The clearest message coming out of the #BlackLivesMatter protests in the US is that we all need to take responsibility. Change can't happen unless the majority of people respond to the call - but how can you do that? What can you do, within your personal or work life, that will help facilitate a shift?
Twitter has this week provided some guidance on this, listing a series of guides and pointers to help people better understand and respond to the call.
As explained by Twitter:
"The recent killings of Ahmaud Arbery, Breonna Taylor, Tony McDade and George Floyd, and the victimization of Christian Cooper have left many of us angry, and with a deep sense of grief. Now is a time to take care - and take action. Now is a time for #Allyship."
Twitter says that, in order to respond, people first need to "understand the historical and structural contexts that have led to racism and discrimination".
To help with this, Twitter suggests these resources:
- Lies My Teacher Told Me: Everything Your American History Textbook Got Wrong by James W. Loewen
- How to be an Anti-Racist by Ibram X. Kendi
- “Who gets to be afraid in America?” by Ibram X. Kendi
- Anti-Racism Resource Guide
Twitter has also provided a range of additional, contextual resources and guides in this tweet thread:
Racism does not adhere to social distancing.— Twitter Together (@TwitterTogether) May 29, 2020
Amid the already growing fear and uncertainty around the pandemic, this week has again brought attention to something perhaps more pervasive: the long-standing racism and injustices faced by Black and Brown people on a daily basis. ???? pic.twitter.com/8zKPlDnacY
Developing an understanding of the systemic processes that have lead to the current state is key in gaining true perspective on the #BlackLivesMatter movement, and the more people are educated on these elements, the better placed we'll be to enact effective change in our systems.
Twitter also provides some practical advice for people looking to approach the situation with colleagues and friends.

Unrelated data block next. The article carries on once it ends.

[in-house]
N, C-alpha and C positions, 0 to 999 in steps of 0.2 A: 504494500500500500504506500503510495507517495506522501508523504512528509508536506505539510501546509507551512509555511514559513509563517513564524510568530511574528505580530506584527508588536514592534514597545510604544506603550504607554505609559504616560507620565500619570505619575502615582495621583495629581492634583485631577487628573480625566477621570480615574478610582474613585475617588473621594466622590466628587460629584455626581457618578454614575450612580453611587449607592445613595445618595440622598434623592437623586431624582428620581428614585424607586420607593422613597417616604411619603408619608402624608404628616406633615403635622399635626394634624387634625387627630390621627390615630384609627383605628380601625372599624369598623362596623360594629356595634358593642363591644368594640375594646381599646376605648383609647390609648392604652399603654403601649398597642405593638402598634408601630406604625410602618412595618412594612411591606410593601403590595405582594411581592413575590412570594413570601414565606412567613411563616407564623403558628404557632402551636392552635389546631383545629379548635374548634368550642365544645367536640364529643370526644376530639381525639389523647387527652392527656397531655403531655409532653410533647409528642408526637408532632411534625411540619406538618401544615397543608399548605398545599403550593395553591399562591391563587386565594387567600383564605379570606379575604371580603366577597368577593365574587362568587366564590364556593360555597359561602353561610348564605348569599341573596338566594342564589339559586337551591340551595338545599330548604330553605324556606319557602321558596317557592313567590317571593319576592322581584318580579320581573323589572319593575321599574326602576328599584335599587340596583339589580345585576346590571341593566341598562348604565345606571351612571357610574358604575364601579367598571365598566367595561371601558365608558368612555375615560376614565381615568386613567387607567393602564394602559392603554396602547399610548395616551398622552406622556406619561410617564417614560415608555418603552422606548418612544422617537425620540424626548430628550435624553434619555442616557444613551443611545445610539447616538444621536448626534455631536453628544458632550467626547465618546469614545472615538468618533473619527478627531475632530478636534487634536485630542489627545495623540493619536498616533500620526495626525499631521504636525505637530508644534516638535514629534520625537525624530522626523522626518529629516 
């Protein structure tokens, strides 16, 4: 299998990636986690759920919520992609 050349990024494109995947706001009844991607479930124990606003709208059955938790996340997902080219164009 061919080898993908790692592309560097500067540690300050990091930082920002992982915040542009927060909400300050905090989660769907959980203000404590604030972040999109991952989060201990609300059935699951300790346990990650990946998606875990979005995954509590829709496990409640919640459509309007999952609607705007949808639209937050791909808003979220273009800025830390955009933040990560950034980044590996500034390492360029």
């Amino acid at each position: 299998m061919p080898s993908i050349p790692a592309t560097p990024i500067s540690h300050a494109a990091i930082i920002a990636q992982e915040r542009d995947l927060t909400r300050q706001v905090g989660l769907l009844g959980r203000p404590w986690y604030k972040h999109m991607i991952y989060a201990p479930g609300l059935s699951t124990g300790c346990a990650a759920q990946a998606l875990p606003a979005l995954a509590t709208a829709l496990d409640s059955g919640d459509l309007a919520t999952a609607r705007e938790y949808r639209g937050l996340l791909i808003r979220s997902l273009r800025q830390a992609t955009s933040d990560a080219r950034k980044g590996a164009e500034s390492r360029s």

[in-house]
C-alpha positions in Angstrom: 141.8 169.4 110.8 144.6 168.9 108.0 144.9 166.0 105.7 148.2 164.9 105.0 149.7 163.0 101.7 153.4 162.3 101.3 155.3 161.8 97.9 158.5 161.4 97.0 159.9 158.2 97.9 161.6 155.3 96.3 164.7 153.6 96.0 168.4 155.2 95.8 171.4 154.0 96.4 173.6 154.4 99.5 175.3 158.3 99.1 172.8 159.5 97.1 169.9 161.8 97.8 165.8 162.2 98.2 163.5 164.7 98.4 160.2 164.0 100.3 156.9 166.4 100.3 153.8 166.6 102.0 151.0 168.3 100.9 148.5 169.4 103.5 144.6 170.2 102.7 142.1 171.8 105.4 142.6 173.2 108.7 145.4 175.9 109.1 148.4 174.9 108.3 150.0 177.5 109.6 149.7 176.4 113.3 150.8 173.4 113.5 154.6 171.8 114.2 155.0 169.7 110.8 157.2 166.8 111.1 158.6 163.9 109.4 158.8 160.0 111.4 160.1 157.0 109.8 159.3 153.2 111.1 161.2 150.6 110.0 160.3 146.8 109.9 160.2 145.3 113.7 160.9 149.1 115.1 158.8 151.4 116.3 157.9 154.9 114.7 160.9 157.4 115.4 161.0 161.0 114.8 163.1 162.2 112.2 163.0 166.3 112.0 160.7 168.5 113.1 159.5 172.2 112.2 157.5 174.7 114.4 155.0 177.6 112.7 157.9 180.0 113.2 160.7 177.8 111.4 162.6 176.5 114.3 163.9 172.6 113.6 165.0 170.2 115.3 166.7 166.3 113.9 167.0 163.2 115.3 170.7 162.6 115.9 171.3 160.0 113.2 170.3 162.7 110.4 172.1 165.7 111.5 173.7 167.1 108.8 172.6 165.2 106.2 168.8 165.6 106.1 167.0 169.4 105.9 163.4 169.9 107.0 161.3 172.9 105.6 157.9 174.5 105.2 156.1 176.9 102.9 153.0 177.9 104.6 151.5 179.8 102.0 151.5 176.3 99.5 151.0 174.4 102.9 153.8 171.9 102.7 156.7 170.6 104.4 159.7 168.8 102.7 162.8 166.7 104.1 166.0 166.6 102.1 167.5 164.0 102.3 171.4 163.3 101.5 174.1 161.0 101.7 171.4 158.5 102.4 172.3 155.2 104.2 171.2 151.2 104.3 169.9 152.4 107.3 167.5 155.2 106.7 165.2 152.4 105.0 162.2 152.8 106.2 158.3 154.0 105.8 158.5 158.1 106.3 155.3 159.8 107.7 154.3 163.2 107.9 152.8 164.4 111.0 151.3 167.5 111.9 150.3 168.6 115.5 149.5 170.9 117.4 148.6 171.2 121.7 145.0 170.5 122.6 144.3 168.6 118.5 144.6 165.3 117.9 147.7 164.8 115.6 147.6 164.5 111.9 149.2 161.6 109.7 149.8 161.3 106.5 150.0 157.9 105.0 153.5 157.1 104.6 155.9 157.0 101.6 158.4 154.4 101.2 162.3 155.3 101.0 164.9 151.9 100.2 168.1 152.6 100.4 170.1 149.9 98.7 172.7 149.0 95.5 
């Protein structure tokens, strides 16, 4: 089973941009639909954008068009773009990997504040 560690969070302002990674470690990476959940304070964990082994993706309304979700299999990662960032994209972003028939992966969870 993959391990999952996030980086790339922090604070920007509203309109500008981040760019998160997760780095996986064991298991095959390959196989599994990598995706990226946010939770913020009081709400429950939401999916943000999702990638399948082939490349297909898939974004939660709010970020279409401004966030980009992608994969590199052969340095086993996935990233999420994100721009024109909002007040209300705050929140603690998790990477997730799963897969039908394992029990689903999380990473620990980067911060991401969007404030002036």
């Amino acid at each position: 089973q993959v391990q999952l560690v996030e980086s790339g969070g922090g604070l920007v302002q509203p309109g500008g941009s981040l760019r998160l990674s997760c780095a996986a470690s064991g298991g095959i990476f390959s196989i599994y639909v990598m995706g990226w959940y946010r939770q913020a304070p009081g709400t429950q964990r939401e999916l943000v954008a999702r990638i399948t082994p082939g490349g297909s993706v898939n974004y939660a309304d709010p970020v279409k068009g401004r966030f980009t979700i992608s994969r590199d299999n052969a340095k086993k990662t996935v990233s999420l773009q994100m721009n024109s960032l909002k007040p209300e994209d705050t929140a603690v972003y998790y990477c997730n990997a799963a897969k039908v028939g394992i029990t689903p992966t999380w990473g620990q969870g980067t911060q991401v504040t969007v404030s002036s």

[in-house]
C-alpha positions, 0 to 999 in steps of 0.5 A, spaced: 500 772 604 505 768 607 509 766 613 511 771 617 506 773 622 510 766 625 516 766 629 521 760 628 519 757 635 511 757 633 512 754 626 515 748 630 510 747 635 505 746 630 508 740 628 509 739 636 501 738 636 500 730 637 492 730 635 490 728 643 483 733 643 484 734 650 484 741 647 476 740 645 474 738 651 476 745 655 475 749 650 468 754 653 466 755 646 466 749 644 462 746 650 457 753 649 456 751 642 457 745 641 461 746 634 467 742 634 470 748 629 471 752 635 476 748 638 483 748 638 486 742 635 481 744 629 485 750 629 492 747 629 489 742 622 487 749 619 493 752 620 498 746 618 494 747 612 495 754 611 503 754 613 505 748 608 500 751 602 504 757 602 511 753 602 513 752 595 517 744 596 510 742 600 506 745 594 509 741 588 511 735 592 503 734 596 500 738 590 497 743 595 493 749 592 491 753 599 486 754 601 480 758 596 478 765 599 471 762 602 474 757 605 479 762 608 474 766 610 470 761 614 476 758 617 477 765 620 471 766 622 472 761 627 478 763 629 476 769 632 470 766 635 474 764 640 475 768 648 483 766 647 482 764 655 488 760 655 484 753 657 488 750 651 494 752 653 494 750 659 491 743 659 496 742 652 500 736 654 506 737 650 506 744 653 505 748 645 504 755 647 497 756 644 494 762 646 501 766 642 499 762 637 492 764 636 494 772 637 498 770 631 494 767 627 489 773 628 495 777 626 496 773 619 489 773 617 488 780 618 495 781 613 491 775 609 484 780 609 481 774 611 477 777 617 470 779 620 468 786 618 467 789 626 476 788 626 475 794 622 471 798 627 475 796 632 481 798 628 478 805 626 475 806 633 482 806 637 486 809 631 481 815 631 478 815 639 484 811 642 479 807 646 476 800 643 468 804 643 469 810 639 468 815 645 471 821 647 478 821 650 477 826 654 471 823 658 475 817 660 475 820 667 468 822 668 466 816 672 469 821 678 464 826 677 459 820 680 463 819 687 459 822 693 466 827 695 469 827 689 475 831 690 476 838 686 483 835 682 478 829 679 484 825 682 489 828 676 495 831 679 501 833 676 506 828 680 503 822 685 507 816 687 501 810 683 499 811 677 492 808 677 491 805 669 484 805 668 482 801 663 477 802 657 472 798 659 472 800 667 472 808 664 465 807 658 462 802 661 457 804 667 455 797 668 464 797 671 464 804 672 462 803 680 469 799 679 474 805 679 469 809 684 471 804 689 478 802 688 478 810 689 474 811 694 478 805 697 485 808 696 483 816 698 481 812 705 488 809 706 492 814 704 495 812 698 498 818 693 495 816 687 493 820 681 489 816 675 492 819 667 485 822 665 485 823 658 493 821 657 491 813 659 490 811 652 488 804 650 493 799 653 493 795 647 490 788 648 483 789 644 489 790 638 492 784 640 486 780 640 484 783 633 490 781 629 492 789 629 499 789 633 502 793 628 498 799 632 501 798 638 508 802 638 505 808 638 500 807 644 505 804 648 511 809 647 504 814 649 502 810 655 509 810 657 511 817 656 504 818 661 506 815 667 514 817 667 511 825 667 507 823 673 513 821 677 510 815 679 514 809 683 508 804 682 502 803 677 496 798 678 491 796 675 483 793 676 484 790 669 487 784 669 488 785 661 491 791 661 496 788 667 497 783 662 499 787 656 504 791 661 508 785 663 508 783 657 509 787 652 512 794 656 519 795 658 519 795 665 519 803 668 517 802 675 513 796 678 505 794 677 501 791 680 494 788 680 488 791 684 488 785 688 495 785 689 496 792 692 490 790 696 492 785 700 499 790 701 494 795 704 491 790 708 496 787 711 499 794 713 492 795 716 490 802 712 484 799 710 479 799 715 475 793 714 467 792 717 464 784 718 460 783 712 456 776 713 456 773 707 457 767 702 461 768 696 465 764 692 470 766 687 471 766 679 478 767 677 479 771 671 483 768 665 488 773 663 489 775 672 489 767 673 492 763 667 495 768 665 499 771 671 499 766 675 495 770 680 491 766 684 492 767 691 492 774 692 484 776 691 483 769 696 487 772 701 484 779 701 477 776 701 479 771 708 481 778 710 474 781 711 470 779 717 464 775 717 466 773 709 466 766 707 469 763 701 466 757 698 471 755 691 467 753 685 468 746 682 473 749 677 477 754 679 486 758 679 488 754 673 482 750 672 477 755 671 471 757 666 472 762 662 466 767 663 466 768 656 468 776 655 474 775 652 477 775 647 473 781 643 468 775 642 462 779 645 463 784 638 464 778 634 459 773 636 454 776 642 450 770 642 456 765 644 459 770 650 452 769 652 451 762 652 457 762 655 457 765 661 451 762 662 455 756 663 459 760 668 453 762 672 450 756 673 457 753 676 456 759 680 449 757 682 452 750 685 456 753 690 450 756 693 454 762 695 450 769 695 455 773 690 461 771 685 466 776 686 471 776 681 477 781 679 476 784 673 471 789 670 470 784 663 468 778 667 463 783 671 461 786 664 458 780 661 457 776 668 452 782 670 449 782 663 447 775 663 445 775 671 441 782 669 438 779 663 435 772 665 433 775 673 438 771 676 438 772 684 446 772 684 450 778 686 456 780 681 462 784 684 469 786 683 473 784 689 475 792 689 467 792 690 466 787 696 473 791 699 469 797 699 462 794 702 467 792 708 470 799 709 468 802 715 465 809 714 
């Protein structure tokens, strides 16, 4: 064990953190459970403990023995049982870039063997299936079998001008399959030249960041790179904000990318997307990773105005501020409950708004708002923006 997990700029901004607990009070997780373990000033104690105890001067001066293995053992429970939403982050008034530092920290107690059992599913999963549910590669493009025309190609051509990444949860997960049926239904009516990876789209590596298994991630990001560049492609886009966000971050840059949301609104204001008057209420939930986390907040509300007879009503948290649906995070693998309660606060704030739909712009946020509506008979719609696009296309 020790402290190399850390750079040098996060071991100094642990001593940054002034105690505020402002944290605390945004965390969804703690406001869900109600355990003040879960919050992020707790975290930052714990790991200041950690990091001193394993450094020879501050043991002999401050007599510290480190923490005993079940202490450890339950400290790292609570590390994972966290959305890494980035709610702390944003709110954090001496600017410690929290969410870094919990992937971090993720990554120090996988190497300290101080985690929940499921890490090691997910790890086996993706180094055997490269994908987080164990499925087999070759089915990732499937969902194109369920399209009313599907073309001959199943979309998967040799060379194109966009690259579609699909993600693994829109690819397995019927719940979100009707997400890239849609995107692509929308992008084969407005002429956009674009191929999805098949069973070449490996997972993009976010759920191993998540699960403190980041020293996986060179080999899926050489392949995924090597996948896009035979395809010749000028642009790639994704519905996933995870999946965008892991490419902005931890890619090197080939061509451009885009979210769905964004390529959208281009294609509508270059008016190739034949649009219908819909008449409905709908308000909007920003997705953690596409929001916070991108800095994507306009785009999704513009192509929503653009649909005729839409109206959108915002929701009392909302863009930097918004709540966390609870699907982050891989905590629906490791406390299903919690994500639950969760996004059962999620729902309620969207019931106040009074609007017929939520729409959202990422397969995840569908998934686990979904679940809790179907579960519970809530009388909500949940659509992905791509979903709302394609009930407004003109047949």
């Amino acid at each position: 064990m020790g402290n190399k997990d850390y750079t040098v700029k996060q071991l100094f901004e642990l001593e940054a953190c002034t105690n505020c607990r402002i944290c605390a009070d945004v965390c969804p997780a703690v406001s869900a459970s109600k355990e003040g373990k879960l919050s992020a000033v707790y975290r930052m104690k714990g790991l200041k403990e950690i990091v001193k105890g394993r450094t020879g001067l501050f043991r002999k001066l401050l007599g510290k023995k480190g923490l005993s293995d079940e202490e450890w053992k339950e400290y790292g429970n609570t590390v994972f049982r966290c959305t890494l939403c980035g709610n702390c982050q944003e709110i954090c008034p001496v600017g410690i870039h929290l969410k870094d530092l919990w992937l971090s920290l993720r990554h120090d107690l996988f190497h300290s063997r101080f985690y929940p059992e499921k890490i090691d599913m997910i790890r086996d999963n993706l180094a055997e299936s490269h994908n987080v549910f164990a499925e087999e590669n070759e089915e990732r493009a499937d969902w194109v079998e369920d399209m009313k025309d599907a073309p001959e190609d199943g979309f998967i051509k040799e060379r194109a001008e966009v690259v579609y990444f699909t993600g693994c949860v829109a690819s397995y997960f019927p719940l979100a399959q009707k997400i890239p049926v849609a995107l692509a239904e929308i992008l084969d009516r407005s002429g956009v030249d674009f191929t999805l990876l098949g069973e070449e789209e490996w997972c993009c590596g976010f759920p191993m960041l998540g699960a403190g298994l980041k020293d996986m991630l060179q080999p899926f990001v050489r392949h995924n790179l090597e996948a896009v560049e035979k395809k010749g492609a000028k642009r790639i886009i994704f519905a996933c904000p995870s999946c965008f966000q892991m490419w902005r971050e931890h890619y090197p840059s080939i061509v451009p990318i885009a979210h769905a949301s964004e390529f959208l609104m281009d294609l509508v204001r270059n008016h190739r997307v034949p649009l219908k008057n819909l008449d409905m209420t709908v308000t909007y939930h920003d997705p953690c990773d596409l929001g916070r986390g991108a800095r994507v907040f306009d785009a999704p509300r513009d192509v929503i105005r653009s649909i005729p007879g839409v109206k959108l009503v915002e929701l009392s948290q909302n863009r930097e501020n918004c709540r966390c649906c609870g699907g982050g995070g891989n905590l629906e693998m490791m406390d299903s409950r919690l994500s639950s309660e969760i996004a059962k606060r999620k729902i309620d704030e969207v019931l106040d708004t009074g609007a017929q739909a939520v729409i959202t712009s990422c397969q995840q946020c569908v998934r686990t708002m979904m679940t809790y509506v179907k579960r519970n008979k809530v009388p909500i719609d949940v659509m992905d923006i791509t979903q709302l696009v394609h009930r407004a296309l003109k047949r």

- Understand that answering questions takes emotional labor - be mindful of safe spaces and make sure you’ve done your personal learning before you ask a Black person to share with you.
- Approach questions with empathy and in a way to understand people’s lived experiences. Do not approach asking questions from a place of disbelief. Some questions you could ask include:
- “If you have the time/energy, do you feel comfortable sharing your experience with me?”
- “This week is heavy. How are you feeling/coping?”
Twitter also suggests that people consider donating to organizations fighting for racial justice and police reform to help further the cause. Twitter also advises people against re-sharing pictures and videos of violence perpetrated against Black people.
"While we may want to increase awareness, such media can be triggering and retraumatizing."
And importantly, Twitter has called on people so speak up:
"In meetings, on social media, in conference calls, in chats with friends and family. In your circle, create more allies. Address anti-Black sentiments when you see them and discuss the violence and injustice that Black communities face."
These are some helpful notes, which can be particularly beneficial for those who are not directly impacted by racial injustice, but want to ensure that they're helping to address the situation, where possible.
There's no easy way to tackle such concerns, and taking the time to read and understand the context is key. That also makes it a bigger challenge to communicate the depth of such divides, as it requires effort on the part of those not affected, but as has been made clear by the protest actions across the world this week, change is needed. Everyone has the right to feel safe and equal within society, and if we can contribute to that, we should.
And you can contribute, as per Twitter's pointers.
You can read Twitter's full #Allyship overview here.